352 F2d 393 Davies v. Carnation Company

352 F.2d 393

147 U.S.P.Q. 350

Helen DAVIES, Appellant,

No. 19501.

United States Court of Appeals Ninth Circuit.

Nov. 5, 1965, Rehearing Denied Dec. 10, 1965.

Frederic B. Schramm, Cleveland, Ohio, Elwood S. Kendrick, Los Angeles, Cal., Schramm, Kramer & Sturges, Cleveland, Ohio, for appellant.

Richard R. Carr, James R. Baird, Jr., William H. Birnie, Los Angeles, Cal., for appellee Carnation Co.

Before JERTBERG, MERRILL and ELY, Circuit Judges.

ELY, Circuit Judge.

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Appellant instituted her suit against a number of defendants, and one of them, Carnation Company, obtained the granting of a motion for summary judgment in its favor. The facts are found in numerous affidavits and other documents offered in support of and in opposition to the motion, as well as in deposition testimony given by the appellant.


A process of manufacturing condensed milk in dry form had been developed by D. D. Peebles, president of Western Condensing Company. An account of his work had appeared in a publication, and Carnation Company had obtained rights to distribute the product under the name, Carnation Instant Milk.


On November 12, 1954, appellant, claiming to be 'a researcher in the food industry, working as an independent consultant' wrote an unsolicited letter to Mr. Peebles. She complimented Mr. Peebles for his accomplishment as reported in the publication, expressed an interest in testing the product in her 'home test kitchen', and asked if his 'office might obtain information from the Carnation Company the names of stores where we might obtain 1-2 lbs.?' An assistant to Mr. Peebles replied that appellant's letter was being referred to Carnation Company. Approximately two months thereafter, appellant wrote another letter to Mr. Peebles. In this communication, she wrote that, in testing Carnation Instant Milk, she had 'found a value and property therein, which is both unexpected and extremely important from the marketing and promotional aspect.' She inquired as to whether she should discuss the matter with Mr. Peebles or 'contact the Carnation Company directly.' She concluded, 'The marketing ideas we develop we assign to an interested company, in consideration of a fee or a retainer arrangement.' The receipt of this letter was acknowledged by Mr. Peebles' assistant, who informed appellant that her letter was being referred to Carnation Company. Thereafter, on February 10, 1955, the general manager of Carnation's commercial sales division wrote to appellant and advised her of his plan to visit New York City, where appellant's office was located, early in the following month. He expressed interest in meeting with her at her convenience. This brought from appellant a written reply, dated February 16, 1955, in which appellant offered the following:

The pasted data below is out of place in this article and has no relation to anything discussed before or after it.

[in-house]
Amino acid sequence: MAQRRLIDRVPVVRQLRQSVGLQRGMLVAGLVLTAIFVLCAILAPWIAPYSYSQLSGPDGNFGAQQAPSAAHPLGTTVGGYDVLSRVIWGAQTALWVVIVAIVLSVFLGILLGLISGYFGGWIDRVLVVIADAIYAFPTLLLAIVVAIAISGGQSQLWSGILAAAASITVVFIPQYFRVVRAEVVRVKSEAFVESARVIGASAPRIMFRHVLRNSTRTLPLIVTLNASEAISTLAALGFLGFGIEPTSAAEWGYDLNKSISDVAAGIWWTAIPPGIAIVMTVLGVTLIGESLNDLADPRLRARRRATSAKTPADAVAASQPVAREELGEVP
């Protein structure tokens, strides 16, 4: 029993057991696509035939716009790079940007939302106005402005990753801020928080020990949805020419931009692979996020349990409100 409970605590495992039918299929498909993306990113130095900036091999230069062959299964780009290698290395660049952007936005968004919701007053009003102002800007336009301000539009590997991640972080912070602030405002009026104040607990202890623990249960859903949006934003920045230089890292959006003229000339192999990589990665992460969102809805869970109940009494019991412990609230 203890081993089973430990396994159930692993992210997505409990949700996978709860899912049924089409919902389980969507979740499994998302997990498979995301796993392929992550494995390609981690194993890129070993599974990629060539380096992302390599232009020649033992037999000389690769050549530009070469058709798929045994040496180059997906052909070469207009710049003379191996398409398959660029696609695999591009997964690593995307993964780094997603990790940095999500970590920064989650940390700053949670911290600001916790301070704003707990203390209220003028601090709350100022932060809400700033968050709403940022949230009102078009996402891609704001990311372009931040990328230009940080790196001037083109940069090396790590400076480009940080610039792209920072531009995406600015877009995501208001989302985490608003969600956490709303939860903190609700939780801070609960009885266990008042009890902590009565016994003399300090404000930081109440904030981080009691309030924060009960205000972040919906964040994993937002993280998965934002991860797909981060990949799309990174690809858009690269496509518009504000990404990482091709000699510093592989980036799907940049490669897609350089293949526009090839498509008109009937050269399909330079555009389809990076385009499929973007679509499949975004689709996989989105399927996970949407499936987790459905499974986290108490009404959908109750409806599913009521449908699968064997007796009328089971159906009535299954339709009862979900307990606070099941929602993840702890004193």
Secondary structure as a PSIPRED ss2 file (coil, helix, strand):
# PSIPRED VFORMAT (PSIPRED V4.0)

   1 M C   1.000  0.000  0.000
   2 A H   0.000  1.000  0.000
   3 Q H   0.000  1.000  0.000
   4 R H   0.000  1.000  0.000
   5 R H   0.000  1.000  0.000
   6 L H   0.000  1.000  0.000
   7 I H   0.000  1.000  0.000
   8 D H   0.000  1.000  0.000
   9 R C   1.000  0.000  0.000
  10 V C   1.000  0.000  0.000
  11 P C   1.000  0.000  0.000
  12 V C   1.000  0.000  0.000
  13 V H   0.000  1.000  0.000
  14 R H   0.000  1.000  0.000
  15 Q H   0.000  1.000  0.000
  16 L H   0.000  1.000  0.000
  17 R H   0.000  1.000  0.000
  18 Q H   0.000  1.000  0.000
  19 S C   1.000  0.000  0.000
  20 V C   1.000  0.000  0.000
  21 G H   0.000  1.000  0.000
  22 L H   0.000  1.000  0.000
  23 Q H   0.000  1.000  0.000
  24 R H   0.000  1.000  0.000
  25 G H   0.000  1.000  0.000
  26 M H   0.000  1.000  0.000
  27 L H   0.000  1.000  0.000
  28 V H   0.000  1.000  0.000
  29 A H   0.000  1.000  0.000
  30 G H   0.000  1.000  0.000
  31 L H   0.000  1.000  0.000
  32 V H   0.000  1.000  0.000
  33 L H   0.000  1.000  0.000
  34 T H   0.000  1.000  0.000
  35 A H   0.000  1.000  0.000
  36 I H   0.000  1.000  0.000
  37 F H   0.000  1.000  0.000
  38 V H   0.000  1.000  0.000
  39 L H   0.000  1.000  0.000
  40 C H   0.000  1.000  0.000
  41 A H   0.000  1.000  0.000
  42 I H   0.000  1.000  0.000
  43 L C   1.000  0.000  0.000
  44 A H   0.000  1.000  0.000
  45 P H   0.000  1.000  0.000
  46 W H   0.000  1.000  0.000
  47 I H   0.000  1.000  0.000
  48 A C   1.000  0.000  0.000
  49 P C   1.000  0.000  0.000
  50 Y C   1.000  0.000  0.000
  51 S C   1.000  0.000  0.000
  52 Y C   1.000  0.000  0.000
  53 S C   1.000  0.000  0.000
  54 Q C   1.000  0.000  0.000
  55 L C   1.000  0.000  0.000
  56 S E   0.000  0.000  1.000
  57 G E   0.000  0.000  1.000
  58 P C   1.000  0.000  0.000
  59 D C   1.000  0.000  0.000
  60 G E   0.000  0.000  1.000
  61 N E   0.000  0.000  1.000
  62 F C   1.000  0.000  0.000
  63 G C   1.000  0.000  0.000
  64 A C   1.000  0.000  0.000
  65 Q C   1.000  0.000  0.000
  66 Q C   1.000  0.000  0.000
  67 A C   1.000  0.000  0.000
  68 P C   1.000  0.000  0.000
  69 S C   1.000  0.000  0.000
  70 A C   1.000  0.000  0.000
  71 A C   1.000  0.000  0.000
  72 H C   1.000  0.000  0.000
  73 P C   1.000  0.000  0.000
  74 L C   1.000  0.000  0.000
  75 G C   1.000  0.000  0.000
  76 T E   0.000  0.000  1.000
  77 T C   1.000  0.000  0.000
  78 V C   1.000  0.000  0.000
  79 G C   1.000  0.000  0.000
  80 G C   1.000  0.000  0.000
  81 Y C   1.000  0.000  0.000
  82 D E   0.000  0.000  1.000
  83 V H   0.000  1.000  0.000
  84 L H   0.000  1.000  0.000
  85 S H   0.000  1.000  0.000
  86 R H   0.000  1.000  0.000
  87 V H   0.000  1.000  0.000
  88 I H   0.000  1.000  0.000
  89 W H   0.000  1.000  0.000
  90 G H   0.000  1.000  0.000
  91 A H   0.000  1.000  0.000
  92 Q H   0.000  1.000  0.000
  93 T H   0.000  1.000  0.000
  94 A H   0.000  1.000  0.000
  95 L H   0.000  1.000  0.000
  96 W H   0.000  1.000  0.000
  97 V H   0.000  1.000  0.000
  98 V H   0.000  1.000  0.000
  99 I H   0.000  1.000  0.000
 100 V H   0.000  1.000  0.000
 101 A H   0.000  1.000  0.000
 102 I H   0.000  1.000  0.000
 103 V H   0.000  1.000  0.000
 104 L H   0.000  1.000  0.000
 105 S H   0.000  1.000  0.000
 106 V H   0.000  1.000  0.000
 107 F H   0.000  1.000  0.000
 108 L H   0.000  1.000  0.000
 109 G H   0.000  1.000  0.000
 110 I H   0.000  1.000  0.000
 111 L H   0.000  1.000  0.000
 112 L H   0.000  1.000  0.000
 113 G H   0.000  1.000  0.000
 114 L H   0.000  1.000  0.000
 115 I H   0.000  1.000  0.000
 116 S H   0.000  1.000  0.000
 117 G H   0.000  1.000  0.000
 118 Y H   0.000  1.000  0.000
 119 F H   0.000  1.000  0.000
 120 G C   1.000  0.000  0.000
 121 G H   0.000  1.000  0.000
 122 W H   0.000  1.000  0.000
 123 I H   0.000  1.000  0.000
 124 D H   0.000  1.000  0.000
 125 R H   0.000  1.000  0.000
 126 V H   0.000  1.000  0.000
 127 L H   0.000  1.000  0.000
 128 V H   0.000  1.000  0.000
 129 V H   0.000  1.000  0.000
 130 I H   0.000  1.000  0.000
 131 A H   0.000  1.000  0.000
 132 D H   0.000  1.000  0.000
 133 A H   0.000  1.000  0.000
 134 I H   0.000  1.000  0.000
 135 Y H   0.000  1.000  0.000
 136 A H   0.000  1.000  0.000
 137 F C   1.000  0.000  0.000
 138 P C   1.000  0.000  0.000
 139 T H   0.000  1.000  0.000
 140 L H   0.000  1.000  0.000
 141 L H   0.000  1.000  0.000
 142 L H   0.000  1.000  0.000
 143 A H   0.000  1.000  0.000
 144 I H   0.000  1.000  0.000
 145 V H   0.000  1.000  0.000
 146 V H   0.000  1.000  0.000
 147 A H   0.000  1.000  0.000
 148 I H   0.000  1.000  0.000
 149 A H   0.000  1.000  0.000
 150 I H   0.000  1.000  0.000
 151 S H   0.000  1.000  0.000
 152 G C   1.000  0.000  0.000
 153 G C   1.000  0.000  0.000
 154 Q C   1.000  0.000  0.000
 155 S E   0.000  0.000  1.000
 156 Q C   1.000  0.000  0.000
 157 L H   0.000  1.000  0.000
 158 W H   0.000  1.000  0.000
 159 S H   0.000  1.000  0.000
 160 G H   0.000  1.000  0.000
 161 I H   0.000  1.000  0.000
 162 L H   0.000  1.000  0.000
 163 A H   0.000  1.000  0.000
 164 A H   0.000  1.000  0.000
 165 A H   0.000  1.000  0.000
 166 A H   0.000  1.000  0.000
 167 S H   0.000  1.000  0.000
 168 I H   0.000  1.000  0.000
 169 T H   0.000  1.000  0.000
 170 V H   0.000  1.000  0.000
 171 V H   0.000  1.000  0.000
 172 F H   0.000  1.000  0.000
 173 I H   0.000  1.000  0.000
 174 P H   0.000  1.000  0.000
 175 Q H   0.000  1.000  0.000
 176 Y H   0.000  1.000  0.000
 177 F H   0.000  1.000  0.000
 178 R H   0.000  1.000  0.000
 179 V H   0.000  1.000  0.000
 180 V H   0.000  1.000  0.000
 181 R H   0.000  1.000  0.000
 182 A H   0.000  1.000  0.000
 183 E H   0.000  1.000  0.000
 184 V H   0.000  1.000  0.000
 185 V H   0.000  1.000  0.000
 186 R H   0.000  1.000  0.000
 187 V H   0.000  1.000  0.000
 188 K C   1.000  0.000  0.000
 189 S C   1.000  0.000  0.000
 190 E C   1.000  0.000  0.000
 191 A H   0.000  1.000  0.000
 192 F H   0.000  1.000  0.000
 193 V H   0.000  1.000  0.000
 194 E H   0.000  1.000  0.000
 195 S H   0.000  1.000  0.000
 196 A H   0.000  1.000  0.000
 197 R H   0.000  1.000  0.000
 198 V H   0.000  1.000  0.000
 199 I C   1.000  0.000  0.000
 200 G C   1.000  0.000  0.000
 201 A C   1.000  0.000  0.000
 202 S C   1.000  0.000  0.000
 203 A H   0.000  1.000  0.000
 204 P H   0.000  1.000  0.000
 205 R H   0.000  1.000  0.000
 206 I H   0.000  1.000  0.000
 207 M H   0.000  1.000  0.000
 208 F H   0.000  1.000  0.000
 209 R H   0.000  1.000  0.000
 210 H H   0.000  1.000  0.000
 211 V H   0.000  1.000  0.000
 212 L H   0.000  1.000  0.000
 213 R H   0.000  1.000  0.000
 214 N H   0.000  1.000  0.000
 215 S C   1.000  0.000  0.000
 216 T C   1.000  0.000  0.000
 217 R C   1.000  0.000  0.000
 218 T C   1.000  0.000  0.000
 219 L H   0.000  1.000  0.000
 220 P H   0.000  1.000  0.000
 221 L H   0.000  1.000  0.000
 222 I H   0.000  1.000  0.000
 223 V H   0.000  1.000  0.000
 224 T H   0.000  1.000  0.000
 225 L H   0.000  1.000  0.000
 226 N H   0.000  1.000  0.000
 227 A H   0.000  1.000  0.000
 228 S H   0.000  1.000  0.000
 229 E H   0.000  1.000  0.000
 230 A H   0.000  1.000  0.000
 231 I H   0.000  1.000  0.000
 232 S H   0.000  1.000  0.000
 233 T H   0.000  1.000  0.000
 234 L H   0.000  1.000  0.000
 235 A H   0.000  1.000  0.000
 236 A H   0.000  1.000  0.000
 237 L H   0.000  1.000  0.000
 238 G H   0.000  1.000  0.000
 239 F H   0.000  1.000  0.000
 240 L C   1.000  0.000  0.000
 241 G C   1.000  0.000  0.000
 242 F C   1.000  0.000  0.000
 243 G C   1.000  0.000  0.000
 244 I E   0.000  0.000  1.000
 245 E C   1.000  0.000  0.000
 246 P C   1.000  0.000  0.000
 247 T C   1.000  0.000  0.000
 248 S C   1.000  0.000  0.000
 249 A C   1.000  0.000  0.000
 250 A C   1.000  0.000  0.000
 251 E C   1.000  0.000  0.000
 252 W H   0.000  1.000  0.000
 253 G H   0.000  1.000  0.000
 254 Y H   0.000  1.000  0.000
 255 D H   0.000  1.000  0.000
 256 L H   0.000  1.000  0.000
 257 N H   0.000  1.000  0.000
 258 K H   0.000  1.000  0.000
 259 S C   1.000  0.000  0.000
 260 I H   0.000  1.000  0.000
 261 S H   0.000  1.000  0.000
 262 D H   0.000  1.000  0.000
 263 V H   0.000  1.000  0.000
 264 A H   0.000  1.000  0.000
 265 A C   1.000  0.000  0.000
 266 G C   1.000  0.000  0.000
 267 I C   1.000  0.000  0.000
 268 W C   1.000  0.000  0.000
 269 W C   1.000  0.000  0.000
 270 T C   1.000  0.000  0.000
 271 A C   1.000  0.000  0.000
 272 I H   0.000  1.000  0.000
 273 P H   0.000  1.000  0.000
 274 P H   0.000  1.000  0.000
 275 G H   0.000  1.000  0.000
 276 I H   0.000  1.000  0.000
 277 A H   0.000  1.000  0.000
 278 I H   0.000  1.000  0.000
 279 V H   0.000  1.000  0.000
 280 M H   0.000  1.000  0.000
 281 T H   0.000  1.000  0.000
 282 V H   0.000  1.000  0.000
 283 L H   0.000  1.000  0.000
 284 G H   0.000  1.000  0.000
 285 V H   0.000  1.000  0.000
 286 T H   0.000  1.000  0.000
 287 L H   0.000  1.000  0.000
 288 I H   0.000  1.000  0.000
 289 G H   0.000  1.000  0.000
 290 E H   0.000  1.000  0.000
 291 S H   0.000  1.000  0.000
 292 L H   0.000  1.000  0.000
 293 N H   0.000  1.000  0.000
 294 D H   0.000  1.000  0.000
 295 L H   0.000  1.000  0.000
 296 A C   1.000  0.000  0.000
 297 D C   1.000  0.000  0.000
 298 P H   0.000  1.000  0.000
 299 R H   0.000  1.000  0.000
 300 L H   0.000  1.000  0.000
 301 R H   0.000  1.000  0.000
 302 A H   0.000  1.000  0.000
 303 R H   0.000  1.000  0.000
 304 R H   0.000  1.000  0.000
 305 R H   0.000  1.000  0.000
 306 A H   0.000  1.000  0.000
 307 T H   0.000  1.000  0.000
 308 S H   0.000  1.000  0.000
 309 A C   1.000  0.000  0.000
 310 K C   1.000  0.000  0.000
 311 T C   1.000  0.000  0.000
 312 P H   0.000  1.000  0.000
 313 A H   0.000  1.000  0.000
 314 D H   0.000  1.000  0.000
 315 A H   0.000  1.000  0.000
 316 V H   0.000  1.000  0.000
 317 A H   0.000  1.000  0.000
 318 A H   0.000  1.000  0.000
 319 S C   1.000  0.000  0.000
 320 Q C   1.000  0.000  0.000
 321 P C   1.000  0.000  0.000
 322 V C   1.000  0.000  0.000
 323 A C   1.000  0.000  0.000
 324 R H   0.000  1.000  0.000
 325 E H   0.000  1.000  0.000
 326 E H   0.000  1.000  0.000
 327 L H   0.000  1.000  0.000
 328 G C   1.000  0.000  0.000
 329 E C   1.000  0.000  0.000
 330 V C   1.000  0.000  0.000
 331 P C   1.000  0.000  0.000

'(a) I am ready to make written disclosure to you which if you accept or use in connection with Patent protection, or any other purpose, you would compensate me the sum of $3500. And, I am also ready to serve in a consulting capacity to your firm, or advertising agency, for an amount to be discussed. ' (b) If you do not use the subject of my disclosure, you will not be obligated to me.'